BOOK REVIEW: A delicious ode to simpler PR times

The self-described "unofficial king of culinary PR," author and PR pioneer Leo Pearlstein charts his history through the early days of TV and film publicity in Celebrity Stew.

The self-described "unofficial king of culinary PR," author and PR pioneer Leo Pearlstein charts his history through the early days of TV and film publicity in Celebrity Stew.

For those tired of modern PR's frantic pace, Pearlstein's nostalgic stories about promoting food products in the '50s and '60s using stars like Jayne Mansfield and Groucho Marx provides a glimpse into a simpler time before Hollywood icons realized the cash value of endorsements. For example, Pearlstein tells of how he convinced Mansfield to pose in revealing outfits with a barbequed turkey for his long-time client, The California Turkey Advisory Board, in exchange for a few dozen birds. Though the book often reads like an extended conversation with an elderly relative, it is entertaining for its campy sentimentality. It also serves as a reminder of how sophisticated audiences have become since the advent of TV. While the PR lessons are too simplistic to make the book a valuable source of advice, it is still a fun look at how entertainment PR has evolved. ----- Title Celebrity Stew Author Leo Pearlstein Publisher Hollywood Circle Press, 230 pages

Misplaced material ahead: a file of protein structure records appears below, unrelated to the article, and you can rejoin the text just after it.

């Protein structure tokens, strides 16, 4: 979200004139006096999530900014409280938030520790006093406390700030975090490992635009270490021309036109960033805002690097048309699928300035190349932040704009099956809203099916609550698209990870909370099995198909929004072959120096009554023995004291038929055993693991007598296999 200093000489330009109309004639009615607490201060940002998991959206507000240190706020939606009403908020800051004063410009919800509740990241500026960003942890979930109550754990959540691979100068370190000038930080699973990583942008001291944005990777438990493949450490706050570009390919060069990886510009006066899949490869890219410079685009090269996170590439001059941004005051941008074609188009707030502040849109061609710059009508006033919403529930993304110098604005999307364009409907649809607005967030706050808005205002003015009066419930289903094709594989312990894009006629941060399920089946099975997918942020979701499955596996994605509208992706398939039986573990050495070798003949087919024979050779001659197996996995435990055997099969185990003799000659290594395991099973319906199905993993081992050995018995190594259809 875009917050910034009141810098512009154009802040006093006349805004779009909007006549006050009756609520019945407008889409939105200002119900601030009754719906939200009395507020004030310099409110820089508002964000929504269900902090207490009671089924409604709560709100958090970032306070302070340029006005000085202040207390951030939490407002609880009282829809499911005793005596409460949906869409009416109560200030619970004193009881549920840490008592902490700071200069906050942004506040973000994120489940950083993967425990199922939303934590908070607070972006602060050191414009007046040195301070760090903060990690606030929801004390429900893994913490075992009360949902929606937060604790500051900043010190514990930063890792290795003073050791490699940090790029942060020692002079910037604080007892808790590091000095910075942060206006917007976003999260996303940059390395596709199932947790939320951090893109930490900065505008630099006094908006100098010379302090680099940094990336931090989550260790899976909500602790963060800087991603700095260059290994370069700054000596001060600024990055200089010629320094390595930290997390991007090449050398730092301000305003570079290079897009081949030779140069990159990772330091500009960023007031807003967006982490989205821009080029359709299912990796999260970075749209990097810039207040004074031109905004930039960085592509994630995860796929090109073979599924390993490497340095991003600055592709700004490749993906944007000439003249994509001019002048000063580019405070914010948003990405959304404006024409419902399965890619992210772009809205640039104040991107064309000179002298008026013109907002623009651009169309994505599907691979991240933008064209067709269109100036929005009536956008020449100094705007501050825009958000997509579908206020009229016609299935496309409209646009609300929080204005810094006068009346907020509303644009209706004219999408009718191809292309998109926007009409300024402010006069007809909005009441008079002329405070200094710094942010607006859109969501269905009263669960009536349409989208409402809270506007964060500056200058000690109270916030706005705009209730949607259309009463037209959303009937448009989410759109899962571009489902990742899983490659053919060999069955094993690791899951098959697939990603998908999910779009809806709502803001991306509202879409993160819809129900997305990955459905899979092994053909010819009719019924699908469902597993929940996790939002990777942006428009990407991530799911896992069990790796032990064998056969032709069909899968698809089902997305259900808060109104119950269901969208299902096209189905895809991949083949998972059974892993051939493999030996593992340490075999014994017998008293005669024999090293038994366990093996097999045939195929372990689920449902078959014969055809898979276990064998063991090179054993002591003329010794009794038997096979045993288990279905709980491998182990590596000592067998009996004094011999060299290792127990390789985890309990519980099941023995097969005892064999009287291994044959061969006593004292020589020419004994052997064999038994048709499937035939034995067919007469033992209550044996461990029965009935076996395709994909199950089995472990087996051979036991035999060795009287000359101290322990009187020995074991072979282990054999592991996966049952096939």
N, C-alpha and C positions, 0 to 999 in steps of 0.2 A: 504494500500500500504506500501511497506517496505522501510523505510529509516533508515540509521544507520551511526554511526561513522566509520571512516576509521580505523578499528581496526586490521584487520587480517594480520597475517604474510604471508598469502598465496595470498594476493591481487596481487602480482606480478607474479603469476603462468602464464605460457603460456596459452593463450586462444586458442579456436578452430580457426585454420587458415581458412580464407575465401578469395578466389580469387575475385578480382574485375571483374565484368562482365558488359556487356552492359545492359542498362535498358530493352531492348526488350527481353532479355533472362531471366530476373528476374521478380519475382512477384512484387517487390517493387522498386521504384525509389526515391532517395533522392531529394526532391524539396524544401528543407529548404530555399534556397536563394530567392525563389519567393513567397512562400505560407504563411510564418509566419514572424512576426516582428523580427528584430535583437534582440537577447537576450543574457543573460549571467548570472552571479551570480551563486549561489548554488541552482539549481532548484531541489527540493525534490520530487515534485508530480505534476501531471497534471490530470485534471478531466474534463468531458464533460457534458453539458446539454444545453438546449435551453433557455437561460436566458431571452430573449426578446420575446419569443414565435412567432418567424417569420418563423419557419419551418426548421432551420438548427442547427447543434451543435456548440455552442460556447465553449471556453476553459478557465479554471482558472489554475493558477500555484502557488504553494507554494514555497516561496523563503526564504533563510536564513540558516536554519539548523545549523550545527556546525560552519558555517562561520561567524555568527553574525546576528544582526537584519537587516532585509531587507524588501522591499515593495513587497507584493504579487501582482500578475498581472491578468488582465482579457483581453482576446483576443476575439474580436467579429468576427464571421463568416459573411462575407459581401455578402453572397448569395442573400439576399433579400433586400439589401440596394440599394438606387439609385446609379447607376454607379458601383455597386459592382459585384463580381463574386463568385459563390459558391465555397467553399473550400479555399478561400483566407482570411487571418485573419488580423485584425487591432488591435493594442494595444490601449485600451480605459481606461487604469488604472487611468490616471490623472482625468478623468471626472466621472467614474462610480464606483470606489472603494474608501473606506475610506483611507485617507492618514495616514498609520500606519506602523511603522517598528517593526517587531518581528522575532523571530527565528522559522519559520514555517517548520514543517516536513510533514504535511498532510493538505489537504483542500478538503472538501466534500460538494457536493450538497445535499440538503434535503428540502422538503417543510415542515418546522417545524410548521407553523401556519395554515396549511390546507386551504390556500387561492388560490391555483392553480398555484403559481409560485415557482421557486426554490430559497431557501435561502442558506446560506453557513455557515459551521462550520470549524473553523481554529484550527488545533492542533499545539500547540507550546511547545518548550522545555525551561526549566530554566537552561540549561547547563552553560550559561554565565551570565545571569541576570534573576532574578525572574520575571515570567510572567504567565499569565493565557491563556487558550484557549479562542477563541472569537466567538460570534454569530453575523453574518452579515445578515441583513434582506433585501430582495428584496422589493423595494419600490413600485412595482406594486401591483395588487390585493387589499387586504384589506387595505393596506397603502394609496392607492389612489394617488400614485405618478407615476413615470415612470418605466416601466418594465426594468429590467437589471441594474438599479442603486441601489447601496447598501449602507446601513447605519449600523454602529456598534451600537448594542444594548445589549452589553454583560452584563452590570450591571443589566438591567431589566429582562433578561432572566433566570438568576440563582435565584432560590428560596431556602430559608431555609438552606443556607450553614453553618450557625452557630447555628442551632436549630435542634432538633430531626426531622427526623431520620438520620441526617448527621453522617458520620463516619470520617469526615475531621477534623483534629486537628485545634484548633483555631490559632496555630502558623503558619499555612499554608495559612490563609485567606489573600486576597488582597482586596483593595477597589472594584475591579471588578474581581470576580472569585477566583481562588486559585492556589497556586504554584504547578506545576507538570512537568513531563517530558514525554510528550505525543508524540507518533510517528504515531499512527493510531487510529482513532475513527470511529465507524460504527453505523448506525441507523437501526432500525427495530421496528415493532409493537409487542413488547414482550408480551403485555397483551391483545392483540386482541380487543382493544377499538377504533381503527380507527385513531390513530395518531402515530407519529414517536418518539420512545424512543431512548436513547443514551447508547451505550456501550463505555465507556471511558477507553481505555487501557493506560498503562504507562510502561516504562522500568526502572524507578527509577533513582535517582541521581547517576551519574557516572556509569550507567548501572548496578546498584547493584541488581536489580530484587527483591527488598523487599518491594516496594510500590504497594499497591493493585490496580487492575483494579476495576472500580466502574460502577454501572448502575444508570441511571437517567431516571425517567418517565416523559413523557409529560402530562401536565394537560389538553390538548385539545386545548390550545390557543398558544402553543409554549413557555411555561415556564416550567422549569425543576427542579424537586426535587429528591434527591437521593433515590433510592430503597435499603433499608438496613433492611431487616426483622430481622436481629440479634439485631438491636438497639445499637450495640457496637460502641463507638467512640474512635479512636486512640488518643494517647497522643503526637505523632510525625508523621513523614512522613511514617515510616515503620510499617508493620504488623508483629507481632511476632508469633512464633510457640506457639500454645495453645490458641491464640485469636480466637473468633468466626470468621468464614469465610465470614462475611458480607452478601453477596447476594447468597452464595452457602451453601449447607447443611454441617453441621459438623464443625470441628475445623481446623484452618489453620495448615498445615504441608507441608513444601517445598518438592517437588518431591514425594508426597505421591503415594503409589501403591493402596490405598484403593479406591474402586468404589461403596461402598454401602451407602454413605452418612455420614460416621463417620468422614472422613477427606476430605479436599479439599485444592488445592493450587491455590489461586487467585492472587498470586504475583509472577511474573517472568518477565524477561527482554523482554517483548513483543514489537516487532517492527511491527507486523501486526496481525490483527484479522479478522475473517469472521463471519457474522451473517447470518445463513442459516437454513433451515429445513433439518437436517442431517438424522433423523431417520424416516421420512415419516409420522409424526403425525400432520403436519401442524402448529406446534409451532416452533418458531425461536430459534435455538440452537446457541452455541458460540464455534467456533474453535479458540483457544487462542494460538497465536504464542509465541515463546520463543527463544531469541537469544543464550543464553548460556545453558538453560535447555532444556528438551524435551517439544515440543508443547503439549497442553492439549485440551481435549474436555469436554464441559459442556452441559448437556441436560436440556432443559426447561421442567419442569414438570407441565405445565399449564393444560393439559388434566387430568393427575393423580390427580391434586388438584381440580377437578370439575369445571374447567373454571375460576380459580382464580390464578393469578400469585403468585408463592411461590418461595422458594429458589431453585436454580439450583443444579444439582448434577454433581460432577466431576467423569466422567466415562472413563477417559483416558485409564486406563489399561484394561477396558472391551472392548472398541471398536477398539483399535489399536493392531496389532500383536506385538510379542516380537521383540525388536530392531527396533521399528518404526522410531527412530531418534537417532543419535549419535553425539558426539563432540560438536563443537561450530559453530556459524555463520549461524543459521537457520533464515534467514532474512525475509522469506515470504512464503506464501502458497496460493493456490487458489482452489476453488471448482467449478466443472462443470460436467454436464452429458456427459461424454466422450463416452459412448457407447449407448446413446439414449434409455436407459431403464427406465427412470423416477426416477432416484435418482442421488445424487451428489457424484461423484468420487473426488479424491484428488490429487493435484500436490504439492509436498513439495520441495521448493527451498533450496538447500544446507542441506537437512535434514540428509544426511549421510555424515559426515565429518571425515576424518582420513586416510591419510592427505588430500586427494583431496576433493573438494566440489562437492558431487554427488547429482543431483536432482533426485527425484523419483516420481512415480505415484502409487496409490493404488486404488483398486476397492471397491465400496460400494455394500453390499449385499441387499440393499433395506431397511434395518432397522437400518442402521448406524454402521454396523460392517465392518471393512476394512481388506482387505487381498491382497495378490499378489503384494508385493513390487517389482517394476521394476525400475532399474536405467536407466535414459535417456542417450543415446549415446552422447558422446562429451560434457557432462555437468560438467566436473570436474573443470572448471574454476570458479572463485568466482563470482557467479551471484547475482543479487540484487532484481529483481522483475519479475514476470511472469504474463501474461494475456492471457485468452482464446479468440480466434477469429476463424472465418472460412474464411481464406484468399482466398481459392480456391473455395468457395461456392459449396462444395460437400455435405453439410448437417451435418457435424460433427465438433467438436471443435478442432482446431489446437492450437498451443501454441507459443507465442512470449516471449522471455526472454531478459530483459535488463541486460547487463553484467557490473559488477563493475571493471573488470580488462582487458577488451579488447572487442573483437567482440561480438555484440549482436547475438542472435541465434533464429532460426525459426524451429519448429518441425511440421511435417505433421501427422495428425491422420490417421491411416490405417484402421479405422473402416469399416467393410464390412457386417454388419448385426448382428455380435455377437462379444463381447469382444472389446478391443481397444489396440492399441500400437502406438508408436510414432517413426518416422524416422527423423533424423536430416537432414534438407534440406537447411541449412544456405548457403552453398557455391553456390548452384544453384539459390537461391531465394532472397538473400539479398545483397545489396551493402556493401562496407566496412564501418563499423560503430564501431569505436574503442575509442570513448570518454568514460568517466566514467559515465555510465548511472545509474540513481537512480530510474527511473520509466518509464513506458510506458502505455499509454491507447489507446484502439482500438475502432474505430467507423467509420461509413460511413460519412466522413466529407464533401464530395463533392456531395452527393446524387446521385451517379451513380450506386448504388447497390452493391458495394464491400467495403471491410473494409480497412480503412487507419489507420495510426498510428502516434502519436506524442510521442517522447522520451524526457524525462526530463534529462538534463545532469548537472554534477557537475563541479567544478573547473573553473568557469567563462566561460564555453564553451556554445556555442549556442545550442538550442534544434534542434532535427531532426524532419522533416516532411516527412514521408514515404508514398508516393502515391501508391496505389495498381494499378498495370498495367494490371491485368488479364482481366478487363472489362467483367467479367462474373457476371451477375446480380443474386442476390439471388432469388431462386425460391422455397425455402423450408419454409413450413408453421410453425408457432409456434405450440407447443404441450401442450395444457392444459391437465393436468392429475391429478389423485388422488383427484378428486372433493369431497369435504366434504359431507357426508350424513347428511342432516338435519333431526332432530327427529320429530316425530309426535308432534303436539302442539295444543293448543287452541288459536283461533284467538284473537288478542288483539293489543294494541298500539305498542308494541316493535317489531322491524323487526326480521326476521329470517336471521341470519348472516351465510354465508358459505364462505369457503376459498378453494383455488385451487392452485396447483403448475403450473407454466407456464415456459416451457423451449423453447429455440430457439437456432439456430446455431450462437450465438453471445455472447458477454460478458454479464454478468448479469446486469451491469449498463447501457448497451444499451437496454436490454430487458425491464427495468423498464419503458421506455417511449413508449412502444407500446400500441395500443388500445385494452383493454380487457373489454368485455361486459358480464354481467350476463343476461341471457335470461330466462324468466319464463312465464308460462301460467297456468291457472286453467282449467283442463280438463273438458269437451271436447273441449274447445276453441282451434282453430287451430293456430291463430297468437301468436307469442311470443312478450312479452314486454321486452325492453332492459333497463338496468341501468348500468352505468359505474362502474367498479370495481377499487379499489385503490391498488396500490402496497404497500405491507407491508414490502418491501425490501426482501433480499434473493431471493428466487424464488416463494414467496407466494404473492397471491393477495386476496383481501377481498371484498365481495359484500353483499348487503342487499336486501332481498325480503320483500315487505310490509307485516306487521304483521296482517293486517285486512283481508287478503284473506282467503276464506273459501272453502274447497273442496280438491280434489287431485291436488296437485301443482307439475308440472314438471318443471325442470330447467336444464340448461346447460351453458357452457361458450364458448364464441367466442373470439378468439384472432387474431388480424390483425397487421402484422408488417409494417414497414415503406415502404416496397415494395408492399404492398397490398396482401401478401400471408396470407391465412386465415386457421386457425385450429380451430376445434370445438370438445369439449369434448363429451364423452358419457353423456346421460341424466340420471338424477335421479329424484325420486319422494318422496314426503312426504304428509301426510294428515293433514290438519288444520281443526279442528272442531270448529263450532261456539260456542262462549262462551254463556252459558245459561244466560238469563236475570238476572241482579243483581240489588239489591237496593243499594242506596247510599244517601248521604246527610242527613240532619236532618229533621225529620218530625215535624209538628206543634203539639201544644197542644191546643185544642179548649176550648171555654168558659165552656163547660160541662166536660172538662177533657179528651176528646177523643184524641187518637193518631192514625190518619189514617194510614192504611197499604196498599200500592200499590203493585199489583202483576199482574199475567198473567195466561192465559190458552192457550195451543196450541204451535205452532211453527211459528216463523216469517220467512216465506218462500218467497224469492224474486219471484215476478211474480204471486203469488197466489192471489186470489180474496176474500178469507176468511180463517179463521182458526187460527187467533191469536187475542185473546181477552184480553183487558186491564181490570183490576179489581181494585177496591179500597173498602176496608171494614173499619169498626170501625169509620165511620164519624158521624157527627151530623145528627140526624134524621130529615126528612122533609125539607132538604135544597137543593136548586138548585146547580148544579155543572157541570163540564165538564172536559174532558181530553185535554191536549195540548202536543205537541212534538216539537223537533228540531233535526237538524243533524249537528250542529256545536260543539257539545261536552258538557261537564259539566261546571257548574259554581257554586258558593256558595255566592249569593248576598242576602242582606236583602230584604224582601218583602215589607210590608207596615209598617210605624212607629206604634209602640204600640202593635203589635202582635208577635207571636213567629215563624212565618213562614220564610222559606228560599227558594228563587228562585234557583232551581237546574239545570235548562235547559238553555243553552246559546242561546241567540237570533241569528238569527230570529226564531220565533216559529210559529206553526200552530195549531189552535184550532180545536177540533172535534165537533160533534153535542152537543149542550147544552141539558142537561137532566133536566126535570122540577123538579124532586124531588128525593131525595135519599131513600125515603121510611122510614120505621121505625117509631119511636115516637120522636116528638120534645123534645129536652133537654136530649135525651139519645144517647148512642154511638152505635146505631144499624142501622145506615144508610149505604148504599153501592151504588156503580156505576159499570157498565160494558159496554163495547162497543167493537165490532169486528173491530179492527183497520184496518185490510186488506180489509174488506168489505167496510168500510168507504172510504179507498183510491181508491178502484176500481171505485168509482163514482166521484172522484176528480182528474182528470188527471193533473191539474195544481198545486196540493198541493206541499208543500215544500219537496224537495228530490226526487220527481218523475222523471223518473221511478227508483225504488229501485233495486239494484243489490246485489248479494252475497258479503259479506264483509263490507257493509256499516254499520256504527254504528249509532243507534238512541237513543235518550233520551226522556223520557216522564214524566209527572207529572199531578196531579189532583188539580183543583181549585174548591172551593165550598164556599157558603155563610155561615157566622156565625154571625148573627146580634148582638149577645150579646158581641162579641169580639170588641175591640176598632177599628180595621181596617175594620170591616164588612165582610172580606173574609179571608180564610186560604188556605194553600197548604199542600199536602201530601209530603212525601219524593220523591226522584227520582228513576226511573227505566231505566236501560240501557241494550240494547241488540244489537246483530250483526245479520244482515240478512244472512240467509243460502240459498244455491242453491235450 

Have you registered with us yet?

Register now to enjoy more articles and free email bulletins

Register
Already registered?
Sign in

Would you like to post a comment?

Please Sign in or register.